COLUMBUS - Patrons of Lakeview Community School District, including eight senior students, showed their support Monday night for the continuation of prayer during graduation ceremonies.

Those speaking during a public comment period urged the school board to protect graduates' First Amendment freedom of speech rights by not caving in to an American Civil Liberties Union demand that the student-led prayers end.

ACLU Nebraska has used the same amendment's Establishment Clause to denounce the commencement activity, calling it unconstitutional under the current format.

"The graduation is for us. It's to celebrate our accomplishments," senior Dillan Wurdeman told the school board. " ... If we want (prayer), I think we should be able to have it."

Fellow senior McKinzie Miller agreed, saying the prayers, which have been held for at least 10 years, aren't intended to "influence religion in any way."

ACLU Nebraska sees things differently.

The group informed the school district in a letter sent Nov. 3 that it believed the commencement ceremony failed to separate church and state and violated students' rights by making religious minorities "second-class participants."

"It is unfair to force students to accept a religious ceremony in order to receive their hard-earned diplomas and experience the once-in-a-lifetime moment of walking across the stage for graduation," the letter stated.

ACLU Nebraska Legal Director Amy Miller said they first approached the district about the issue in 2001 after receiving a citizen complaint.

Since then, Lakeview's graduation ceremony has been run by parents, with that group renting the gymnasium and inviting school board members, faculty and the school band and choir to attend, School Board President Keith Runge said after Monday's meeting.

"It isn't mandatory either," he said.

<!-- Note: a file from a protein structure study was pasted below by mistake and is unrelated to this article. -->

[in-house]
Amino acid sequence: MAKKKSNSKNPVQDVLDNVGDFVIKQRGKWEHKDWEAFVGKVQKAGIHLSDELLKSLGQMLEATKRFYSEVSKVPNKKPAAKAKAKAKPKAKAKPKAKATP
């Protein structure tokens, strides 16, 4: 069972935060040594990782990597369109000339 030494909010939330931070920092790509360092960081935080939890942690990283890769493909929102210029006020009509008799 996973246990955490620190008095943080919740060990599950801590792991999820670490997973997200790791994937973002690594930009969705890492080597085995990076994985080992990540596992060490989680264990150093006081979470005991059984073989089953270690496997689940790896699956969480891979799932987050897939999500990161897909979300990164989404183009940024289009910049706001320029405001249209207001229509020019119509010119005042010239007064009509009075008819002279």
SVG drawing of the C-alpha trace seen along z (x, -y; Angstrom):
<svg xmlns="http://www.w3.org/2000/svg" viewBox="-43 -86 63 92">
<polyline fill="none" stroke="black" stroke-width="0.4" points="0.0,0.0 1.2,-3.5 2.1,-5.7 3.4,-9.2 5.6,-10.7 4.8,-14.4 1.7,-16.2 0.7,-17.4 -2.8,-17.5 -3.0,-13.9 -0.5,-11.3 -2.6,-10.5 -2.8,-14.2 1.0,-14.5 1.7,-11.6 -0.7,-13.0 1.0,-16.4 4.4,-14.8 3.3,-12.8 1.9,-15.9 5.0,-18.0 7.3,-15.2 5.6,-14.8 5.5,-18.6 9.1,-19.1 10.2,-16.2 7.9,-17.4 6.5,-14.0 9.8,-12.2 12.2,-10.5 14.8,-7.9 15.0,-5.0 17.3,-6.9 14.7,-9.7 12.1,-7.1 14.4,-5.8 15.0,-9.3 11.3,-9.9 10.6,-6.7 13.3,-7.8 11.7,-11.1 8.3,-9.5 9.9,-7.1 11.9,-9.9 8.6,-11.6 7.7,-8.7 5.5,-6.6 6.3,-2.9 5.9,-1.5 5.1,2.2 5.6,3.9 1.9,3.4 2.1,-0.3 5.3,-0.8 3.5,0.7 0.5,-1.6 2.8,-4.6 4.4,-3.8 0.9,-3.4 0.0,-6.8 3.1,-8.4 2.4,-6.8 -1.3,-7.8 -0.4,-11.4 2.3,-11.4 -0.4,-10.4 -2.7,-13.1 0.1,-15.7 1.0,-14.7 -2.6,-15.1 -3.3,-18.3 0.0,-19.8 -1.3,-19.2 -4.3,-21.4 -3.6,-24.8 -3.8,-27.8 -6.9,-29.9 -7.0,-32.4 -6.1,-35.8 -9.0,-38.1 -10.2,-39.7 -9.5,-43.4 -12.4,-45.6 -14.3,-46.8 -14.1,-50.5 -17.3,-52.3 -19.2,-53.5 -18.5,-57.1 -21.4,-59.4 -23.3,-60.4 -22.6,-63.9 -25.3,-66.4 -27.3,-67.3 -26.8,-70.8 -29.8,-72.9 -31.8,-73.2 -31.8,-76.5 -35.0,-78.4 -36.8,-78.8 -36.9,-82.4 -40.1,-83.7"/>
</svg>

Marian Rowoldt, one of 18 adult patrons in attendance, brought a note from an attorney stating that it's legal to have student-led prayer if there is no administrative input.

"My concern is what happens to the majority?" she asked of the single complaint that sparked the issue.

ACLU Nebraska contends that courts have made it clear that separation of church and state applies to public school graduations, regardless of whether they are voluntary or conducted by an outside group.

"It is perfectly acceptable to have a truly private graduation ceremony as a supplement to the official, school-sponsored event," Miller said in a release. "What is happening at Lakeview High is a sham separation and therefore unconstitutional."

The ACLU is asking Lakeview to remove prayer from its graduation ceremony, reserving the religious activity for baccalaureate, a voluntary event typically held the night before.

Aysha Janssen, also representing the Lakeview senior class, pointed to a recent decision by ACLU Nebraska to defend a middle school student at Fremont Public Schools during her plea to the board.

That student was told by school officials earlier this year that she couldn't wear a Rosary. However, the ACLU argued "voluntary, student-led religious practices" are protected by the Constitution.

"We'd all like (prayers) to stay," Janssen said.

Lakeview School Board met in closed session with administrators and legal counsel for one hour Monday night, deciding only to further discuss the issue during a future meeting.